[cryptography] Digest comparison algorithm

ianG iang at iang.org
Fri Dec 2 17:20:12 EST 2011


On 2/12/11 10:48 AM, Marsh Ray wrote:
> On 12/01/2011 04:37 PM, Jerrie Union wrote:
>>
>> public boolean check(digest, secret) {
>>        hash = md5(secret);
>>
>>        if (digest.length != hash.length)  {
>>          return false;
>>        }

I ignored the above length comparison, assuming the attacker knew it was 
md5...  From a software point of view, we'd return a packet error, not a 
password error.

>>        for (i = 0; i<  digest.length; i++) {
>>          if (digest[i] != hash[i]) {
>>                return false;
>>          }
>>        }
>>
>> I’m wondering, if it’s running as some authenticated server 
>> application, if
>> it should be considered as resistant to time attacks nowadays.
>
> Not resistant. It's a timing oracle. Very dangerous.

OK, I'm getting it - my bad.  md5(secret) is the valuable part, not secret.

But...

>> I’m aware that’s
>> not a good practice, but I’m not clear if I should consider it as 
>> exploitable over the
>> network (on both intranet and internet scenarios).
>
> Nate Lawson has some great resources on his blog.
> http://rdist.root.org/2010/07/19/exploiting-remote-timing-attacks/
>
> "Further research in 2007 showed that differences as small as 20 
> microseconds over the Internet and 100 nanoseconds over the LAN could 
> be distinguished with about 1000 samples."

So, unlikely.  Or, iow, what machines take 20 microseconds to show a 
difference of 15 ops with potentially 2 adds or 2 xors per op?  Or, even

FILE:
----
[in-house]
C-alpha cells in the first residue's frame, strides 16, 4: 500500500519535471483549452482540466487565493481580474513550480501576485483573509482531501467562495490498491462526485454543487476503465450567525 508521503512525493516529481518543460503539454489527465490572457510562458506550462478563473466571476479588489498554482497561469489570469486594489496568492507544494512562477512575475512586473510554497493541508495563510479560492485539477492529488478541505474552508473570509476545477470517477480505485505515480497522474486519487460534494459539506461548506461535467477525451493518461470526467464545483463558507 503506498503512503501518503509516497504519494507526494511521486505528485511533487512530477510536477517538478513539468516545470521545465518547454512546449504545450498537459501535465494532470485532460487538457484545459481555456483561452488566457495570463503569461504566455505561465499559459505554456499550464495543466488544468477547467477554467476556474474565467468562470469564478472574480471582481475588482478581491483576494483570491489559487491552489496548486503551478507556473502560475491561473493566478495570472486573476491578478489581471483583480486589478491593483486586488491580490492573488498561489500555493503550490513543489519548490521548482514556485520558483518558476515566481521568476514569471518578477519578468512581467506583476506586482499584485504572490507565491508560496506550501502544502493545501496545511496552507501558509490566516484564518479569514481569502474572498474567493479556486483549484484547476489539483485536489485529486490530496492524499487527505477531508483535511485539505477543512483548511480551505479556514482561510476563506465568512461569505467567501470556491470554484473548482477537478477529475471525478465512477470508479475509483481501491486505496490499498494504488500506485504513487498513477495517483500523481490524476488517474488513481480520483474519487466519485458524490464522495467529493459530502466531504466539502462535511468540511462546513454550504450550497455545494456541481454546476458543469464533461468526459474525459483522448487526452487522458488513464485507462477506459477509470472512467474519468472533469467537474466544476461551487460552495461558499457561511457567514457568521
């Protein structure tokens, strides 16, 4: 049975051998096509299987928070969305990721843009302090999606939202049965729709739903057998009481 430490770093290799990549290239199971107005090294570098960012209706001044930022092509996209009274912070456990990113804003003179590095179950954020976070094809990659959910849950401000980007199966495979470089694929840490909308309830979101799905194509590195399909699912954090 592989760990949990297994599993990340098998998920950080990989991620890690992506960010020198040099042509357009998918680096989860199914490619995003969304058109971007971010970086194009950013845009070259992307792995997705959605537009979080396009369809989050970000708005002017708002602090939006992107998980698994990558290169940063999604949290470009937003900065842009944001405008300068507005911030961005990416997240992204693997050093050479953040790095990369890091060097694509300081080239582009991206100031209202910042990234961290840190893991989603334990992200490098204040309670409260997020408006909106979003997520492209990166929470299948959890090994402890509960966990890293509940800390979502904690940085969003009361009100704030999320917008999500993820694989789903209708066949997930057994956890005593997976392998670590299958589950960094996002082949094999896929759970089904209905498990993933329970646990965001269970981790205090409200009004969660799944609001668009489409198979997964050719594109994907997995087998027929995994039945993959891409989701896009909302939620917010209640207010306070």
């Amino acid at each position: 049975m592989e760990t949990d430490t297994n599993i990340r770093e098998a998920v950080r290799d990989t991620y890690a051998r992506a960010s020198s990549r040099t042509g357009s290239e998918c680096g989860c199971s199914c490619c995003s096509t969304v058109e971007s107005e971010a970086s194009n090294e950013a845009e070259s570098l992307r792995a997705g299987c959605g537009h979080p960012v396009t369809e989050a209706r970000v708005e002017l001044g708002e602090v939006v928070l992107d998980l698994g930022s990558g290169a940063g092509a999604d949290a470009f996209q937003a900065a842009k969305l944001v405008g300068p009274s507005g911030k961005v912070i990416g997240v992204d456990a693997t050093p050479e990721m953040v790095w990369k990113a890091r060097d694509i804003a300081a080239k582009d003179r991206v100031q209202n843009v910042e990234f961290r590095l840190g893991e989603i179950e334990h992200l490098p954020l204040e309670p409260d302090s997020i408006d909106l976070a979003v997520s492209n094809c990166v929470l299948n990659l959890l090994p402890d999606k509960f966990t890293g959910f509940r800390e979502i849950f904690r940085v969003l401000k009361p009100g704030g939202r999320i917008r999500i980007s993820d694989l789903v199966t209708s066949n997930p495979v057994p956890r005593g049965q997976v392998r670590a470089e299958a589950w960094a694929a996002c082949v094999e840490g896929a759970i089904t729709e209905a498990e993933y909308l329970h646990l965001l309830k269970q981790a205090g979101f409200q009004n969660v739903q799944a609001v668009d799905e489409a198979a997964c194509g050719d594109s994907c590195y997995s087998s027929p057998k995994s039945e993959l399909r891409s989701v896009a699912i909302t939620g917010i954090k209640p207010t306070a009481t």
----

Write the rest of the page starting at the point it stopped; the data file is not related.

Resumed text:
100 nanoseconds?

> A lot depends on the specifics of course.

Yes, a lot missing...

> For example, can the attacker supply the "digest" directly? A lot of 
> message authentication schemes seem to involve that type of thing 
> (e.g., using HMAC instead of plain MD5).
>
> Or perhaps the attacker supplies the 'secret', as in a 
> password-validation routine. (Of course that's not the only problem in 
> this routine for doing password validation). The attacker could supply 
> various passwords. He knows the MD5s of the values he supplies. The 
> timing comparison tells him how many bytes of the hash he has correct.
>
> Although it would be difficult for him to do a full primary preimage 
> attack on MD5 itself needed to extract the full hash value via timing, 
> he probably would not have to. He just needs to work out the first few 
> bytes of the hash value to enable an offline dictionary attack. E.g. 
> Just by learning the first two bytes he can eliminate 65535/65536ths 
> of the possible passwords.

Right, this I did not see.  md5(secret) is potentially as valuable as 
secret itself because presumably secret never changes for each call, and 
thus the md5 is of no security in the comparison.  Which may be all that 
is necessary.

At this point, as Marsh & Alfonso point out, learning the first byte(s) 
allows for the possibility of offline dictionary attacks.

>> I would like to run some tests,

How much do you really care?  On this group, as you see, we'll assume 
the worst, and we'll impose our assumptions to make your worst 
nightmares a pleasant memory.  But our assumptions might not be relevant.

If the eventual target isn't worth anything and you want to take 
ordinary precautions, I'd suggest:   use Jon's XOR construction (what I 
wanted to write but my excuse is timing attacks by a mad bus driver).  
And move on...

If there is any more time, spend it trying to get rid of the 
hash-over-one-secret thing.

I'm assuming you don't care, coz of md5(secret).  If you do care more, 
the answer is probably to use a better construct, HMAC or 
challenge/response of some form.  E.g., better algorithm and leave the 
side channel stuff until later.


iang




More information about the cryptography mailing list